Getting Started with Node.js

Marcos Lipic
3 min readJan 2, 2021


Node is a popular backend runtime environment, since, among other things, it allows us to write JavaScript in the backend, or server side, of our applications.

Let’s create a simple Node.js backend and make a GET request.

First, you will need npm installed on your computer. Go to the node website and download node.js onto your computer. You are now able to run npm commands. You will also need a text editor. You can download my favorite, Visual Studio Code, here.

Now, go ahead and create a new folder in your terminal. Inside the new folder run: npm init -y to create a Node.js project, and then create a index.js file.

We are also going to use Express, which is a web framework for Node.js. To install Express, run: npm i express. Now you can use the shortcut code . to open the folder in VS Code. These commands are below.

Awesome! Next let’s make a start script in our package.json file. The package.json file holds varioius metadata relevant to the project. This metadata includes the name of the project, the dependencies, and the scripts. Let’s go ahead and create a start script to make it easier to start the server. After the test script write: “start”: “node index.js” (make sure to put a comma after the test script).

Fantastic! Now let’s add some code to the index.js file we created. First, we need to utilized Express in our application. This can be achieved with the require() method, which loads and caches JavaScript modules.

We’ll invoke the express variable and assign that to a variable called app.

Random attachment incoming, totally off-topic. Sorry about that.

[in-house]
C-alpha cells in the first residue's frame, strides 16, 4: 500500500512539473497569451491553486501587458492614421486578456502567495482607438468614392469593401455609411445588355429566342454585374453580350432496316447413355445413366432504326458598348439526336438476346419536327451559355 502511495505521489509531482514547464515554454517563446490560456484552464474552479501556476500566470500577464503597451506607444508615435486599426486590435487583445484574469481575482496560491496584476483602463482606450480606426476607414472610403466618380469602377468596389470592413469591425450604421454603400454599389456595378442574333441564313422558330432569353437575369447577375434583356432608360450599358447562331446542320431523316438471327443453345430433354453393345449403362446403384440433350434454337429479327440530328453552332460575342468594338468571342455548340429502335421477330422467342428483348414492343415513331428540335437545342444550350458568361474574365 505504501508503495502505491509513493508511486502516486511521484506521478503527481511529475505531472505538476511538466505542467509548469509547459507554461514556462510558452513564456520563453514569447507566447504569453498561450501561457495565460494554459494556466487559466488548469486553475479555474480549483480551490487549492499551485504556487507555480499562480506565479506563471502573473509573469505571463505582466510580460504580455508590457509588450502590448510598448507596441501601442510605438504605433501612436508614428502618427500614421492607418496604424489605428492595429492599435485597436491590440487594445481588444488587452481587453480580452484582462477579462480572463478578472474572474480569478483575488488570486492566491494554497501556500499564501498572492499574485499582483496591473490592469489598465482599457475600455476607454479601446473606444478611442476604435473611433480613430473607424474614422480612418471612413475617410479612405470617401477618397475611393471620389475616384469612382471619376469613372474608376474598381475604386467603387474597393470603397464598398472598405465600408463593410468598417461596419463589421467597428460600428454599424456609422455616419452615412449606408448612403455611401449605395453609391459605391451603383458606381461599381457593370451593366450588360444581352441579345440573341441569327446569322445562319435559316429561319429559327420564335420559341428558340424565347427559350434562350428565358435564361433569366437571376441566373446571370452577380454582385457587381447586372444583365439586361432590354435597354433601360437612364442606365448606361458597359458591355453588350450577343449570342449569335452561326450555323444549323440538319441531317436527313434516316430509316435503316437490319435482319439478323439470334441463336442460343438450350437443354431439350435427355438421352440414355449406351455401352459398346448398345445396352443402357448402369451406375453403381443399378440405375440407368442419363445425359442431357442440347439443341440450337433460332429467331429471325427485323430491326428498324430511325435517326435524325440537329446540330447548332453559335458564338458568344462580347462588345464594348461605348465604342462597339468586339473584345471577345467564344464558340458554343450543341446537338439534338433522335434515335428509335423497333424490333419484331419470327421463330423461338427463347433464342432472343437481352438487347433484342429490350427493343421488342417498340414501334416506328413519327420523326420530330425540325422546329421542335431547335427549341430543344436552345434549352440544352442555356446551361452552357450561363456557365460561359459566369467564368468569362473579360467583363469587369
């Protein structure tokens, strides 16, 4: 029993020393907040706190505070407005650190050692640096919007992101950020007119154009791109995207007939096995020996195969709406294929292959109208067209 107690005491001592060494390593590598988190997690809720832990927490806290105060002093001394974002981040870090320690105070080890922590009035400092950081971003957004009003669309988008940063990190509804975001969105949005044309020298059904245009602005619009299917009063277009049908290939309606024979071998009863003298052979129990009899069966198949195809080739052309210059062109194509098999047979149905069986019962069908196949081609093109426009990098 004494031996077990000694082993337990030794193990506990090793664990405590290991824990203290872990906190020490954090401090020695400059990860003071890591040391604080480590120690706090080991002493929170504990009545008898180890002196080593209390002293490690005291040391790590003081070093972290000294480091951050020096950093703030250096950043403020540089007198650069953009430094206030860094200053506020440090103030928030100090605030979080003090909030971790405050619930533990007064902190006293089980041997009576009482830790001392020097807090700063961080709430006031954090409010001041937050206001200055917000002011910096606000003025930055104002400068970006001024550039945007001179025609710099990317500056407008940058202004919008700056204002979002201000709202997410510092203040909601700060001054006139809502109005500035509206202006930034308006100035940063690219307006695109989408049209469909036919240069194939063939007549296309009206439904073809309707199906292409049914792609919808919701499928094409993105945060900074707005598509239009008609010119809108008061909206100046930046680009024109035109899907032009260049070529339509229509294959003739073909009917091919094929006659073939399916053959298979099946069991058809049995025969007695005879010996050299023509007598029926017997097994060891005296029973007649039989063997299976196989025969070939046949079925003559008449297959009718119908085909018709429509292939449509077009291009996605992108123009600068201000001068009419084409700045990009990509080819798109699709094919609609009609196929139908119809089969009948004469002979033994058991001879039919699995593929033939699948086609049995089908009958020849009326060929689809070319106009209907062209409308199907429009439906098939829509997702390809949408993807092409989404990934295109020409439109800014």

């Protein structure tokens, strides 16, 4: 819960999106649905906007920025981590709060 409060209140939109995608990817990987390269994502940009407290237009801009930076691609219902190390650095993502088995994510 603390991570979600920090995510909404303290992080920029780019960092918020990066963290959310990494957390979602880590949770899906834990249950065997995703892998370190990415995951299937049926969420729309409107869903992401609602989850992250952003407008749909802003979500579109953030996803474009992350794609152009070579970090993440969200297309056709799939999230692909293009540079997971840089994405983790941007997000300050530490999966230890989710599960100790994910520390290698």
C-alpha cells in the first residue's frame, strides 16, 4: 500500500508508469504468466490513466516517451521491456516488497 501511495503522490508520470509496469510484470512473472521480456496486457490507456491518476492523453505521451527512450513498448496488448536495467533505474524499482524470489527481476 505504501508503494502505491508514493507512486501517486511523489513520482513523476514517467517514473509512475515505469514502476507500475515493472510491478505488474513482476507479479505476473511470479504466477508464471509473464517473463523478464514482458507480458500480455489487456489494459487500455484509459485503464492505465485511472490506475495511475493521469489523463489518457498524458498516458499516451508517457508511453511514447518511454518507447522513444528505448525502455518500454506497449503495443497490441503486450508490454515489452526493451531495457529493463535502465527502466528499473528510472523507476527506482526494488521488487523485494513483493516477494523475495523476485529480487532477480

Next we can declare a variable that will designate which localhost port the server will be using.

Once that initial setup is completed, we are now able to finally create our GET request. A GET request is a HTTP method that requests a representation of the specified resource. We can use the app variable we made and the Express routing method for GET, which is .get(), to create the GET request. The Express GET request methods takes in apath, which we’ll call ‘/fun’, and a callback function. For the purposes of this basic example, we’ll use the json method on the response to make a simple message appear at the ‘/fun’ route. All this amounts to the following:

All that’s left is to tell the app which port it is listening to.

And that’s all there is to it! So now if you run: npm start in the terminal (make sure you are still in the same folder!) and go to localhost:4000/fun in your browser, you should see the hello world message.